Anyway, there's one standard four pin power input plug on the DigitalDoc5, and it needs no batteries. The fan control circuitry is touted as being able to handle up to an amp of current through any output, which is more than most 120mm 12 volt fans draw, and a lot more than any 80 or 90mm 12 volt fan I've ever seen. The smaller fans are the ones used for most computer cooling purposes.
Of course, you can also run 60, 40 or the teeny 25mm fans from the DigitalDoc5. The high current capacity per output means that with a small amount of custom wiring, you could power an array of several small fans from one output, as long as you didn't want to use the third, speed-monitoring wire for more than one of the fans. How useful it'd be to fill all your unused drive bays with gnat-power fans and have them all spin up from one output I'm not sure, but you could do it with this thing.
As standard, there's one fan already connected - the 40mm one built into the face plate of the DigitalDoc5 itself. Since 40mm fans do close to nothing in the windstorm that is a fan fanatic's computer case, people who want to use all eight outputs for full-size fans can just unplug the little one. The stock fan will only do anything at all if you mount a drive on the DigitalDoc5's rails, and even then the effect will be minimal. Drive coolers with three full-thickness 40mm fans don't achieve a great deal; one half-thickness one will do nothing much.
The little stock fan does, at least, have a proper cleanable dust filter in front of it.
In the above picture, the fan cables are the ones with the white connections, and the header block to the right is for the thermal probes - there are three connected.
Each fan gets one sensor to itself, so if you want more than one fan to respond to the temperature of one thing in the computer, you'll have to stick more than one sensor to that thing. Or hack a couple of fans onto one output, and forego speed monitoring for all but one of them.
After you've plugged in all of the fans and probes you want to use, you power up and get to listen to rather a lot of beeping as you set the DigitalDoc5 up.
The backlit LCD screen's a highly decorative addition to the front of any PC poseur's system, I think you'll agree. You can turn the backlight off in setup mode, if you like.
The user interface is not an ergonomic masterpiece, but it'll do. You can set all eight probe temperature thresholds separately, tell each fan individually to run all the time regardless of the probe reading, turn speed monitoring on and off for each fan, and set the permissible variation thresholds for the power supply output voltage alarms, in 0.25 volt steps up to 1 volt. If the PSU rails get more than the threshold value above or below their nominal values, the alarm goes off.
There's also a little reset button in a hole, that you can prod to set everything back to factory defaults.
Since there's just the one set button, configuring the DigitalDoc5 is like changing the settings on a digital watch, where you have to cycle through the alarm-set and date-set modes to get to time-set. If you had to do it all the time, it'd drive you nuts. But you don't. At least there are two value-adjust buttons, not just one.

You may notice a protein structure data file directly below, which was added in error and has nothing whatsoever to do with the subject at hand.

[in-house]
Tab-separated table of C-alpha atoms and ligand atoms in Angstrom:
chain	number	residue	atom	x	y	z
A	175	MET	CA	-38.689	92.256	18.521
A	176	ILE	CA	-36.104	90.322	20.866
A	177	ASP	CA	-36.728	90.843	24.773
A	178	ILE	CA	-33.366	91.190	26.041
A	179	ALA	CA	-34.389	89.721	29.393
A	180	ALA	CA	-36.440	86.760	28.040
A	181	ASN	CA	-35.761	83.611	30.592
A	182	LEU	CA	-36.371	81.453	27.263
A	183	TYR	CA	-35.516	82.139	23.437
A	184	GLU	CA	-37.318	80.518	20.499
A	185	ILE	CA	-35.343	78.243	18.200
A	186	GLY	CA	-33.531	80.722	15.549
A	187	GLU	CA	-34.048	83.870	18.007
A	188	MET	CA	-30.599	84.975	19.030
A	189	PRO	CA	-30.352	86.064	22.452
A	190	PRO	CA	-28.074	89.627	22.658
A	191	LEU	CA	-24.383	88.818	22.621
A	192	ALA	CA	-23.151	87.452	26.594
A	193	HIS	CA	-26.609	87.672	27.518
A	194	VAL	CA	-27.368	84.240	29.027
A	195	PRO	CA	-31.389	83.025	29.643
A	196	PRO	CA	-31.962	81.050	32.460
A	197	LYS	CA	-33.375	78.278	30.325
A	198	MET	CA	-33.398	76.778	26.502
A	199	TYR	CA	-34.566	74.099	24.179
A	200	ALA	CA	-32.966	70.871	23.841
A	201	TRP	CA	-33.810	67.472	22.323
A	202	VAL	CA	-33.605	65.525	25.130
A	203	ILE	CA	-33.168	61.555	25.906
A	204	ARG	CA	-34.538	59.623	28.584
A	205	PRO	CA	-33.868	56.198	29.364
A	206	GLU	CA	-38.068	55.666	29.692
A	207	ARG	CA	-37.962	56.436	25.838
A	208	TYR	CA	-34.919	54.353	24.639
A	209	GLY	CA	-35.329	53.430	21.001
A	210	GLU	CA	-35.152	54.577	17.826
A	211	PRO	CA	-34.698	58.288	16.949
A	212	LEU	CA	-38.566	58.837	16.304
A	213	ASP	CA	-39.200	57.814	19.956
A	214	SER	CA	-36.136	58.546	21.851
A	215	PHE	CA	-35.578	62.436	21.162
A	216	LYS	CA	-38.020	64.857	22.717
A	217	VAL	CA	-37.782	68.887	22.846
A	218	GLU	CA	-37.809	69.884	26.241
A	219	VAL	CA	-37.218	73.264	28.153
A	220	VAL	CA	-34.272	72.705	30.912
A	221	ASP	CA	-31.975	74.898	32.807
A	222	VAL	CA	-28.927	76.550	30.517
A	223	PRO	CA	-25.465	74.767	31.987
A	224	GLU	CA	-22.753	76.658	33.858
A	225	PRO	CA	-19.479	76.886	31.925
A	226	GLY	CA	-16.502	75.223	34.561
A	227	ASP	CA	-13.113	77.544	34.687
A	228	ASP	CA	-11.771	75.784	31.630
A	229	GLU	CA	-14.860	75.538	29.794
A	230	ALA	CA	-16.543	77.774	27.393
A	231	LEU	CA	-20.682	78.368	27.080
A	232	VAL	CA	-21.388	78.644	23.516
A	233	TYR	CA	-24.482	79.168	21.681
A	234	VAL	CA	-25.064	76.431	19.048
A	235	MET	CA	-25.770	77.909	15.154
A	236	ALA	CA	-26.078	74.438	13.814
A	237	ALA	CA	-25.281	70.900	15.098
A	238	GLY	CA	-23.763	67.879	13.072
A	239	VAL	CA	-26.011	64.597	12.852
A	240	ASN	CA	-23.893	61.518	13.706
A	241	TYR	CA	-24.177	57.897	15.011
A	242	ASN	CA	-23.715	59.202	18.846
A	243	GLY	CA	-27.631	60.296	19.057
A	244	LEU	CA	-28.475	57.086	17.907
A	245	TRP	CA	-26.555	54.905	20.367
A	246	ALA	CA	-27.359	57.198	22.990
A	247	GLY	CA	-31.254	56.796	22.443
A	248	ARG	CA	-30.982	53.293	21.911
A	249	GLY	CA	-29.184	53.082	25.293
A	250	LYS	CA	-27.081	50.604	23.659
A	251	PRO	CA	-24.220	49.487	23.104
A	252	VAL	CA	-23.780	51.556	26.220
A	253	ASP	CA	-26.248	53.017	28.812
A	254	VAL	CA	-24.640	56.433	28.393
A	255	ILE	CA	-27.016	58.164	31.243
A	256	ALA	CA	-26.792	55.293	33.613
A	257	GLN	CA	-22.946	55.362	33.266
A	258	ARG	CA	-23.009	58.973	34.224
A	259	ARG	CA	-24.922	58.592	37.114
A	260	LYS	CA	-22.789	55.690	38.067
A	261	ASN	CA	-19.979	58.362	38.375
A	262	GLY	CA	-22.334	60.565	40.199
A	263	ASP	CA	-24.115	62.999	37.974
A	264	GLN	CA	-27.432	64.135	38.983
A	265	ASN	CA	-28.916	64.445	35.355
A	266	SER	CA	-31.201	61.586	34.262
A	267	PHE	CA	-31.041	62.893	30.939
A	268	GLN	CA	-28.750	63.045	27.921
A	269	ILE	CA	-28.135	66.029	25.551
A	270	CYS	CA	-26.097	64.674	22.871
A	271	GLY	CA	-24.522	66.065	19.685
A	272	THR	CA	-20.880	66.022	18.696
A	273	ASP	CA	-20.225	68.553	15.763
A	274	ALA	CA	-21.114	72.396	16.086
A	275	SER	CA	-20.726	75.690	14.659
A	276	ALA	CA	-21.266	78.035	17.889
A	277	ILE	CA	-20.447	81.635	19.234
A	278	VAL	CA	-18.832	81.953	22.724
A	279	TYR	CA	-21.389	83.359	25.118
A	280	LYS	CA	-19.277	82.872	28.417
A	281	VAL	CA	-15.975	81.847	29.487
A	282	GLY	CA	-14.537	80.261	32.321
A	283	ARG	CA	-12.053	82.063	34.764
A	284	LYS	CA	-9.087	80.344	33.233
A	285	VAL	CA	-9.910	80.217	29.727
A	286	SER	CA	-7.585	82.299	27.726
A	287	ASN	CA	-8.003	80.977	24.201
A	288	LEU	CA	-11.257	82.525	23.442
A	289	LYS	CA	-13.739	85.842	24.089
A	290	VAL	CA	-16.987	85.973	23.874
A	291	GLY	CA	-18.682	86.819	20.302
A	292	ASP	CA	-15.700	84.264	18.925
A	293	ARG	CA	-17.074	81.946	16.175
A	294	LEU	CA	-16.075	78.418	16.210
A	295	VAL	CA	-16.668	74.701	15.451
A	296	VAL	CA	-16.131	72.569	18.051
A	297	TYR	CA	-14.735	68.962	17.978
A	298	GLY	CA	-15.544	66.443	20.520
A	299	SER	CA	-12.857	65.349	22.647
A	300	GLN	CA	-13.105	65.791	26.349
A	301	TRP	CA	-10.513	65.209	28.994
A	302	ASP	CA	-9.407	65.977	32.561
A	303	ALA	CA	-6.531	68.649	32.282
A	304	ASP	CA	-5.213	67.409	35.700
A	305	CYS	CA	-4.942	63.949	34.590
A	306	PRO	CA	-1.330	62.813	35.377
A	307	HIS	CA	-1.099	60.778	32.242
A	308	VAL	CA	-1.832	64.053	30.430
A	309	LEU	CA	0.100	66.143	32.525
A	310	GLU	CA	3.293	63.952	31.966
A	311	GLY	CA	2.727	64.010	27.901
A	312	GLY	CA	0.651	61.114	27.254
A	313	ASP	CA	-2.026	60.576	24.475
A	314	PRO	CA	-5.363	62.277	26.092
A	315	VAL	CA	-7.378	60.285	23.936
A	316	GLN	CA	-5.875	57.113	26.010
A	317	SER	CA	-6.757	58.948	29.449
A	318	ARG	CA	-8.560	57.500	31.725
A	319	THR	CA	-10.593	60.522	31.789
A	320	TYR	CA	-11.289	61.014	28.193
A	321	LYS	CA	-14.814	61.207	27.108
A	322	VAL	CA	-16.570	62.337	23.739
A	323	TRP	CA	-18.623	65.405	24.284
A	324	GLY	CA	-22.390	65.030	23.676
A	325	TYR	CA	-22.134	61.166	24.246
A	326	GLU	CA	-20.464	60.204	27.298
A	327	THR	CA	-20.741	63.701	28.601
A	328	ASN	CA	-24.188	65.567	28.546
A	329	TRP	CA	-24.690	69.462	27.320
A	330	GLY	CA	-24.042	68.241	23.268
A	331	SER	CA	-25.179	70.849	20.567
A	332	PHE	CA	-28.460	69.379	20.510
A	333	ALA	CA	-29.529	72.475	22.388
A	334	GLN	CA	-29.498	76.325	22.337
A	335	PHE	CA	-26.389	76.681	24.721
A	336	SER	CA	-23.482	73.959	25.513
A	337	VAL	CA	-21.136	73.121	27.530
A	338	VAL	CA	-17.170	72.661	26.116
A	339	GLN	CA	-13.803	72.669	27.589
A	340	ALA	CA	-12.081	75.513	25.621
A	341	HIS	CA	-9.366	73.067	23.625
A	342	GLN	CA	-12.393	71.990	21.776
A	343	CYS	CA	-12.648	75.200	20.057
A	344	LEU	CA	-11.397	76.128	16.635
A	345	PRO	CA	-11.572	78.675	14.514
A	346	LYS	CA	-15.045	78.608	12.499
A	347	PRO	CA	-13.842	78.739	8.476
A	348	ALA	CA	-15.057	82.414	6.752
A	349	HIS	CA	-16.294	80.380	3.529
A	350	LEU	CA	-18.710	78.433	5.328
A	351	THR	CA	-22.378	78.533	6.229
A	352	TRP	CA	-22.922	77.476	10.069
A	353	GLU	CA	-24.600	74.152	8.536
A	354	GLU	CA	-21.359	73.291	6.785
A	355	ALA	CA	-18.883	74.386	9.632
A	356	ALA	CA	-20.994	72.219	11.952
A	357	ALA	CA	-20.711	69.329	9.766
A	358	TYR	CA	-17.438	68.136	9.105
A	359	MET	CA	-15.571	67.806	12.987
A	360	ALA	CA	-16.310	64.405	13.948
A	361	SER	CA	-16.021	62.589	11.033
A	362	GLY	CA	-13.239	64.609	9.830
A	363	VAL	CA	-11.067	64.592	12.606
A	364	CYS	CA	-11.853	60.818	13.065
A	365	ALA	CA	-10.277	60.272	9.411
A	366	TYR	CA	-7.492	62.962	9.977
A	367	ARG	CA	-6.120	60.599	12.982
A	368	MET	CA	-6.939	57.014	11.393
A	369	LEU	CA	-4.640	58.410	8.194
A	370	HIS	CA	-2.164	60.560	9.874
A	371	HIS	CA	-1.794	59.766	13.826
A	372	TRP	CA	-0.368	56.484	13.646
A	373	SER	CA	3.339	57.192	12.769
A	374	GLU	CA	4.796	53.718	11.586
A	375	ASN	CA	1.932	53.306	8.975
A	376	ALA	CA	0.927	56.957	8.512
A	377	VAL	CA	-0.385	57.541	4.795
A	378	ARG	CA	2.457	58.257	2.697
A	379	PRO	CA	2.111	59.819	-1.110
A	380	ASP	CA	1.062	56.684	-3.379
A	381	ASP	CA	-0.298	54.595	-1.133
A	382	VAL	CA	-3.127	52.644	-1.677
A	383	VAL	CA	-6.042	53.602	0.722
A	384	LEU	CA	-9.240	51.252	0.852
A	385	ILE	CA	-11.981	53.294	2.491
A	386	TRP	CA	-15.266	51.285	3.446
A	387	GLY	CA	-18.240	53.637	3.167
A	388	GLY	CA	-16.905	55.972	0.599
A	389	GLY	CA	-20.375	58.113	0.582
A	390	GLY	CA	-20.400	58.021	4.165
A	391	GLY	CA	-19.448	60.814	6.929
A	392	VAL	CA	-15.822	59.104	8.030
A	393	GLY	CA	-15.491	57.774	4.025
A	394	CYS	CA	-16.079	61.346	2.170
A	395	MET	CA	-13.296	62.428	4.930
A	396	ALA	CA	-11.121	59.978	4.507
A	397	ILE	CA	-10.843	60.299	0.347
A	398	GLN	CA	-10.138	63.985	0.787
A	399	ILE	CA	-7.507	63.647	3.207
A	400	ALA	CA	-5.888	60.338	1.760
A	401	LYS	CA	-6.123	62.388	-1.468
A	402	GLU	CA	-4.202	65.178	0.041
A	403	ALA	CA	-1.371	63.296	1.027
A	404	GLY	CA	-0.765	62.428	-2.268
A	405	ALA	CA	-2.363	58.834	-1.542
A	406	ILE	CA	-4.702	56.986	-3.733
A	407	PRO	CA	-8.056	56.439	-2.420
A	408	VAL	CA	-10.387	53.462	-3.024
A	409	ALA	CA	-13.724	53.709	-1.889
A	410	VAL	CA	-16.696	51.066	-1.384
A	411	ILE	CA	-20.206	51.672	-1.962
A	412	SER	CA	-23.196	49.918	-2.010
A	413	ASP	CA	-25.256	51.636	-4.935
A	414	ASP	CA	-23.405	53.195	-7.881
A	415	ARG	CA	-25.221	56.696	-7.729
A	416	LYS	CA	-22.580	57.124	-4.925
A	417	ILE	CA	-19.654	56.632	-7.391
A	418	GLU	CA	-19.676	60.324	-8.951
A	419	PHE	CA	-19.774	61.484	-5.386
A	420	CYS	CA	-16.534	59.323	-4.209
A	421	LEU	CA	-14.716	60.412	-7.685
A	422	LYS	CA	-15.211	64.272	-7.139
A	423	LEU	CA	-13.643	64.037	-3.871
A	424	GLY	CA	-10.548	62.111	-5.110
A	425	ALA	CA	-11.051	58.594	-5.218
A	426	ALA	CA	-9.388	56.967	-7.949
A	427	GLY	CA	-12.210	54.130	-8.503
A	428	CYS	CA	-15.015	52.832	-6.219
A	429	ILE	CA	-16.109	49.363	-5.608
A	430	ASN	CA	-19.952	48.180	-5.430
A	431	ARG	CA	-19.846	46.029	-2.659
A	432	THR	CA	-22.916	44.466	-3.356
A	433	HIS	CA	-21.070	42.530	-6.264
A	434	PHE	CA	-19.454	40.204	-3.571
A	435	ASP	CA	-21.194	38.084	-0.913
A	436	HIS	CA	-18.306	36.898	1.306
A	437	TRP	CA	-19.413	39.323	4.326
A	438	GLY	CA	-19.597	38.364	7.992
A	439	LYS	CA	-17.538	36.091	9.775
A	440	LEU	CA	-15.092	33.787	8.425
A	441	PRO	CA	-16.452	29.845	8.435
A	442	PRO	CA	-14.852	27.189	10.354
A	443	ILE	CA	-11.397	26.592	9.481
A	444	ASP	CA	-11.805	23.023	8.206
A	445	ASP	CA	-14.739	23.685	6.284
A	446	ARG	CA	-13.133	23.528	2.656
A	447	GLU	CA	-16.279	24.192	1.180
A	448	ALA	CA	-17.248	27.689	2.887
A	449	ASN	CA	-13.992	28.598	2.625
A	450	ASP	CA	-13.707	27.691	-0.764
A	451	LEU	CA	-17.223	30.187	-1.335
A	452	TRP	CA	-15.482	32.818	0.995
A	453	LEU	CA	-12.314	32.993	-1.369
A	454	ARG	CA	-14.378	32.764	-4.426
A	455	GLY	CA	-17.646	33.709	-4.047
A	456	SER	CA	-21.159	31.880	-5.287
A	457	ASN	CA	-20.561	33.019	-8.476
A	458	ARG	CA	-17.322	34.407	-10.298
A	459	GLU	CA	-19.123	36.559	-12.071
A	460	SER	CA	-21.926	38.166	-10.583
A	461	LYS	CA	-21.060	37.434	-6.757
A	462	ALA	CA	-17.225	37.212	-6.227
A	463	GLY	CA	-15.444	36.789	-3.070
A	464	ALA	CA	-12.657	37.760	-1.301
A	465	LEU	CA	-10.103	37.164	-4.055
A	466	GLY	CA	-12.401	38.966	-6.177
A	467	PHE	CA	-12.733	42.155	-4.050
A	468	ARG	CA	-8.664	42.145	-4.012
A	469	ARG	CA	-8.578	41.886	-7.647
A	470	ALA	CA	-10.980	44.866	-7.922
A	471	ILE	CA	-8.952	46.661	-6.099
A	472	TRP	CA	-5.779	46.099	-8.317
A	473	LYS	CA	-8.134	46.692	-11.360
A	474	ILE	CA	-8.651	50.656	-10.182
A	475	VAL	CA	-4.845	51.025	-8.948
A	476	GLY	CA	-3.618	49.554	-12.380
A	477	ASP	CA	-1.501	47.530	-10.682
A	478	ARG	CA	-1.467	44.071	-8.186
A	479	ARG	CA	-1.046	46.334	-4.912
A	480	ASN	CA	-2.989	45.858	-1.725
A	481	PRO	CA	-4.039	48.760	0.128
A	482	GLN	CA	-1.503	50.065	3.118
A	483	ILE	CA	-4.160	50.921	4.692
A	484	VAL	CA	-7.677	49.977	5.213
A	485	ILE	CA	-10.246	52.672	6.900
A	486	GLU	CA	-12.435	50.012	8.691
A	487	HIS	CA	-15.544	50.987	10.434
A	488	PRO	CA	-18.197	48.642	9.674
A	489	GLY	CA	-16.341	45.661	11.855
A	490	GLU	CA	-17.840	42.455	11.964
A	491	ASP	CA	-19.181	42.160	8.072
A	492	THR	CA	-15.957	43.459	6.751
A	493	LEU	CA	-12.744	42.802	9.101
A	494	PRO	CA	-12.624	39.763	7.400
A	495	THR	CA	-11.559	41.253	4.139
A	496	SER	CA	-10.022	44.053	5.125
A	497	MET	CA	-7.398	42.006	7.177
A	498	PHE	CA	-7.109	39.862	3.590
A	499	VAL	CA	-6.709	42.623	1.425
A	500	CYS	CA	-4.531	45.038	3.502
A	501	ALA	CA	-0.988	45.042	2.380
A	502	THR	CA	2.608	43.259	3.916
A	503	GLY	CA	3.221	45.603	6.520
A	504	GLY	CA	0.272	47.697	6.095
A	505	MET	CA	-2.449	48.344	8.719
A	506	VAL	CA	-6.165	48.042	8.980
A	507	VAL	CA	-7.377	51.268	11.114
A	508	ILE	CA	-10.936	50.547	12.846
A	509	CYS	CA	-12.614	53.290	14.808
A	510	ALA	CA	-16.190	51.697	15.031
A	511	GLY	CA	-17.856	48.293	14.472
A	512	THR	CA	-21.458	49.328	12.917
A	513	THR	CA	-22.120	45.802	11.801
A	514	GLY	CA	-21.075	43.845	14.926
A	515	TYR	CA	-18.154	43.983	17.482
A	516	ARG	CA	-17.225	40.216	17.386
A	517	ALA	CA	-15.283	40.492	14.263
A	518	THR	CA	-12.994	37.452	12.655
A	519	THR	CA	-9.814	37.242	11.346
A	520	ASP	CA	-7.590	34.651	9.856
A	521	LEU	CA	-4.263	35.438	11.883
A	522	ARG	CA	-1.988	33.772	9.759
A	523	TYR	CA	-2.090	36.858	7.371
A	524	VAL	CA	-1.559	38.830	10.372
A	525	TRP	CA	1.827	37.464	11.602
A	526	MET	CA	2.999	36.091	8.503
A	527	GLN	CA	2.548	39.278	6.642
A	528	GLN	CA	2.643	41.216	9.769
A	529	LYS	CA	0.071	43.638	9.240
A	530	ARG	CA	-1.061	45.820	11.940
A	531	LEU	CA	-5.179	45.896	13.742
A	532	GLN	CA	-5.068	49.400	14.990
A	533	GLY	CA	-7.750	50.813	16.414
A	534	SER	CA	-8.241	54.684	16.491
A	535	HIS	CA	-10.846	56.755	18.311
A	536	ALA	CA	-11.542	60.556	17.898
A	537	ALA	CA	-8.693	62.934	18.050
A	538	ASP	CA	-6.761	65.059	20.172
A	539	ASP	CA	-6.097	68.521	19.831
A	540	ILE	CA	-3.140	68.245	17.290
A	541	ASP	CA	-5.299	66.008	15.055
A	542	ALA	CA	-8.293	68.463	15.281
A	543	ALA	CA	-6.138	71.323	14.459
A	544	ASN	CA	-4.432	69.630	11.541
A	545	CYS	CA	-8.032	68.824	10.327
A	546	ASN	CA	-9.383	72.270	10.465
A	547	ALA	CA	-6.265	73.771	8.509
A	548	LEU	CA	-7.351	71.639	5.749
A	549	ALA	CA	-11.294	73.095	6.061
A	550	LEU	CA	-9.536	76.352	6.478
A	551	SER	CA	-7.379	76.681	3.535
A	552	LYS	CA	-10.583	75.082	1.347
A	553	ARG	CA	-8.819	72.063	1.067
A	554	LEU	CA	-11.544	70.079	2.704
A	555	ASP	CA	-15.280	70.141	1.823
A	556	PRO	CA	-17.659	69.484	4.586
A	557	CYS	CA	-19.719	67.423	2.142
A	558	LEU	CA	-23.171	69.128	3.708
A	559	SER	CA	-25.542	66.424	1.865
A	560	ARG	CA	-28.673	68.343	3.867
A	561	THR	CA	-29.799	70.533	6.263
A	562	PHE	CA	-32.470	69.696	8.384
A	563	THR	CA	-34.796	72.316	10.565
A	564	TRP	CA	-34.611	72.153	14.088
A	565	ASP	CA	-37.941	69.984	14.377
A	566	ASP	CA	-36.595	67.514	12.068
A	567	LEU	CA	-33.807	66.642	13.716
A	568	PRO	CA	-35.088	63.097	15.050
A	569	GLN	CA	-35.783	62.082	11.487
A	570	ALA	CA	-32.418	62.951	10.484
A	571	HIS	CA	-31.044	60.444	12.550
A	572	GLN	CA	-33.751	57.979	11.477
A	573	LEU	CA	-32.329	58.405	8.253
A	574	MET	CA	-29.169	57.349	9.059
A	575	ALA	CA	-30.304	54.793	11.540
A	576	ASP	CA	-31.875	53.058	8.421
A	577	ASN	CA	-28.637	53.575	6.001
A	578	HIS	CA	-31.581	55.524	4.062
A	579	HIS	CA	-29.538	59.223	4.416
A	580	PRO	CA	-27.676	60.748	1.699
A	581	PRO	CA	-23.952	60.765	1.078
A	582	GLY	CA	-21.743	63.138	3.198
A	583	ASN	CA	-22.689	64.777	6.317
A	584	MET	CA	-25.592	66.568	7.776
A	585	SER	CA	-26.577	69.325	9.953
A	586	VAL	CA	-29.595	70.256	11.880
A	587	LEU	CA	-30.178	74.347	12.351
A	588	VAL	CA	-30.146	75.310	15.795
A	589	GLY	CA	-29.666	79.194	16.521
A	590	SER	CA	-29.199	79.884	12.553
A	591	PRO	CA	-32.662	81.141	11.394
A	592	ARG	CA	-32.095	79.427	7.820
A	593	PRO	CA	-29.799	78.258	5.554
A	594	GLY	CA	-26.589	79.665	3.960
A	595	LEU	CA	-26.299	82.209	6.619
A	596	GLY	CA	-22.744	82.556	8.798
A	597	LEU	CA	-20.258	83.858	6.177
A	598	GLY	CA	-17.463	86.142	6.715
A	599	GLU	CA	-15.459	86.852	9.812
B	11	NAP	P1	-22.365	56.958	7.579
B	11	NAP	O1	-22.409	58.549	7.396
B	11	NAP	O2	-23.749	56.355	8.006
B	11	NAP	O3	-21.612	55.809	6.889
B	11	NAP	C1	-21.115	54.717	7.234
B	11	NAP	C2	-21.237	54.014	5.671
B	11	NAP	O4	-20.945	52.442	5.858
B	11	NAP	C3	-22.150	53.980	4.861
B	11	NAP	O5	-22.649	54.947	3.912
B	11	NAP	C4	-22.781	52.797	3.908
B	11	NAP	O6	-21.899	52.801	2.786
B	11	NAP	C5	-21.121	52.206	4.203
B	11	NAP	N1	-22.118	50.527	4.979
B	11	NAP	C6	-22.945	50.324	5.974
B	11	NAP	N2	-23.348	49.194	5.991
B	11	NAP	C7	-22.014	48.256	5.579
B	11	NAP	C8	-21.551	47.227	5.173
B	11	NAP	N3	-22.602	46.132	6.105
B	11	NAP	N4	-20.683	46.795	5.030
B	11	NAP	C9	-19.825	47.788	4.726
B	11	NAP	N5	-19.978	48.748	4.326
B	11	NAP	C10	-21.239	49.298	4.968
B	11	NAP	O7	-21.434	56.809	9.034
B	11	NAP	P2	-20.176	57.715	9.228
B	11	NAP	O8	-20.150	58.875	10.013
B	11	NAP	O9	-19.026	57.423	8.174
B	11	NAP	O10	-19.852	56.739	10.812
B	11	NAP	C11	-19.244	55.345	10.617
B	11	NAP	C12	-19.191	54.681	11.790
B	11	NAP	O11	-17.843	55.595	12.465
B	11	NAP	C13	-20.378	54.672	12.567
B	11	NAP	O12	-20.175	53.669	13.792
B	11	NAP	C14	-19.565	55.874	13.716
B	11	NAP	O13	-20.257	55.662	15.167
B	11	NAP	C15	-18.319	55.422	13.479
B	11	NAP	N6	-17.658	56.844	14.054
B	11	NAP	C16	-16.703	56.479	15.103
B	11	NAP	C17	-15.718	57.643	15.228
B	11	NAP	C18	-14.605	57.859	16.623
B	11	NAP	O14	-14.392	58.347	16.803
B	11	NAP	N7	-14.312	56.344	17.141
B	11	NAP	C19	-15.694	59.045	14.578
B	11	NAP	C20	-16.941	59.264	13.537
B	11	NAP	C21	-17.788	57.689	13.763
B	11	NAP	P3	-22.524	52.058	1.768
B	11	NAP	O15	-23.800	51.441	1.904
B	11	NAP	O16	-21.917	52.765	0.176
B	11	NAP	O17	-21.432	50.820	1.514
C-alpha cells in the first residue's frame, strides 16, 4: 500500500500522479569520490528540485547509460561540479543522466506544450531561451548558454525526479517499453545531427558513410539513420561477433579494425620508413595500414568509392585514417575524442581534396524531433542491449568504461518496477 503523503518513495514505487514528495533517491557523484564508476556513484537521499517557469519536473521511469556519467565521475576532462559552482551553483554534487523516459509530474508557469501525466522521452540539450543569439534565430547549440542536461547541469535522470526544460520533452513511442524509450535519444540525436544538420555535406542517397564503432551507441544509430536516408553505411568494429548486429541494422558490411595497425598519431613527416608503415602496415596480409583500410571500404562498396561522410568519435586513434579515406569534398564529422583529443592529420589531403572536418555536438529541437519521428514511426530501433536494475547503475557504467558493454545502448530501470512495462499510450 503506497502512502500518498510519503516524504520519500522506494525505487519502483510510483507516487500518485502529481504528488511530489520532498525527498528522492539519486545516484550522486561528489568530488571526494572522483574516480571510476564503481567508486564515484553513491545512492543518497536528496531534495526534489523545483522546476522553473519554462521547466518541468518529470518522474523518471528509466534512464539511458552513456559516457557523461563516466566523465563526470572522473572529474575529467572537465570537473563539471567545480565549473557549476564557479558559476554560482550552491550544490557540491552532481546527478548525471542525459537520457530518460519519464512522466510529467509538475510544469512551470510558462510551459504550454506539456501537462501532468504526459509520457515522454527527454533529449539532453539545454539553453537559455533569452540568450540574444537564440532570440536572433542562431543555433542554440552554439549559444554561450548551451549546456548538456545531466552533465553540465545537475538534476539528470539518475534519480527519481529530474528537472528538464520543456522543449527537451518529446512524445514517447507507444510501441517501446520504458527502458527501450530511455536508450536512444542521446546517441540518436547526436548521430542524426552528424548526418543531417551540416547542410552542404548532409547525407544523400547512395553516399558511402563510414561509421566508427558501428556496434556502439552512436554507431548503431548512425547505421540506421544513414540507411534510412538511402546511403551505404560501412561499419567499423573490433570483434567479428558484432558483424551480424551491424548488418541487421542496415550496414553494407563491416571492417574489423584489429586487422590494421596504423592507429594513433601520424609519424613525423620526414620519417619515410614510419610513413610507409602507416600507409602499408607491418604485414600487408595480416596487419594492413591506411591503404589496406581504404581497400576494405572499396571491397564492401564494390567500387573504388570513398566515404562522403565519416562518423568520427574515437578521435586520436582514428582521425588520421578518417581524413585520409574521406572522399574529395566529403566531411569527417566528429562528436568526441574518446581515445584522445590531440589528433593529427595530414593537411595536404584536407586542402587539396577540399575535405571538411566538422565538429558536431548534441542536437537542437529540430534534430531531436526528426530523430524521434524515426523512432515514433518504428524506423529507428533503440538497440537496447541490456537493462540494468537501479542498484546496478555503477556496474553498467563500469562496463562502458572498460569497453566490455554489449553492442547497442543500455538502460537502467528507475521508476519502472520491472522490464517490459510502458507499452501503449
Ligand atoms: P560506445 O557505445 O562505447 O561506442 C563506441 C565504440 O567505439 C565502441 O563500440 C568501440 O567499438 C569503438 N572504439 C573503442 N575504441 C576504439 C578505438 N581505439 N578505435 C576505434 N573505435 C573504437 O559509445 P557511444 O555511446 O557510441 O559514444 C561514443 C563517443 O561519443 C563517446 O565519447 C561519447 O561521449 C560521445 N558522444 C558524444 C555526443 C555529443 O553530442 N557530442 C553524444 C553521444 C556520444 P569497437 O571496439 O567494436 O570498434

You can turn rotation speed monitoring on and off for any fan that supports it (if a fan doesn't have three wires, and you turn monitoring on for that input, the alarm sounds continuously...), and you can set fans to run all the time regardless of the temperature of their corresponding sensor. There's also a "Force" button you can use to turn all of the fans on, and off, no matter what the setup is.
You can set the temperature display to work in degrees Celsius or Fahrenheit, but there's no hysteresis setting - you can't tell the DigitalDoc5 to turn a fan on when a sensor gets to, say, 40 degrees Centigrade, and not turn it off again until the sensor reading drops to 35. Or to just never turn a fan off less than some assigned amount of time after it's turned on.
The DigitalDoc5 instead powers fans up when their associated probe hits the assigned temperature, and it powers them down again as soon as the temperature reading's even 0.1 degree lower.
This may result in annoyingly rapid on-off-on-off fan cycling in some situations, but it won't cause any harm. Zero-hysteresis switching isn't suitable for things like air conditioners and refrigerators and furnaces, because they don't like being switched on and off rapidly. But computer fans don't care.
As you'd expect, the setup information's saved in non-volatile memory, so the DigitalDoc5 doesn't forget its settings when you turn off the computer.
By and large, the DigitalDoc5 works as you'd expect. Fans turn on and off according to the temperature of the corresponding sensor, and the alarm sounds when things go wrong.
The fan speed alarm goes off whenever a fan's supposed to be running, but its speed's below 500RPM. If you're using two-wire fans on any of the outputs, you have to disable the speed alarm for them or it'll beep all the time. And it usually beeps once when a fan starts up, in the moment before the motor makes it to speed.
Since the normal failure mode of brushless fans with buzzing bearings is to simply turn slower and slower (and fans are often jammed by wayward cables, too), this alarm is actually good for something, unlike some others I could mention.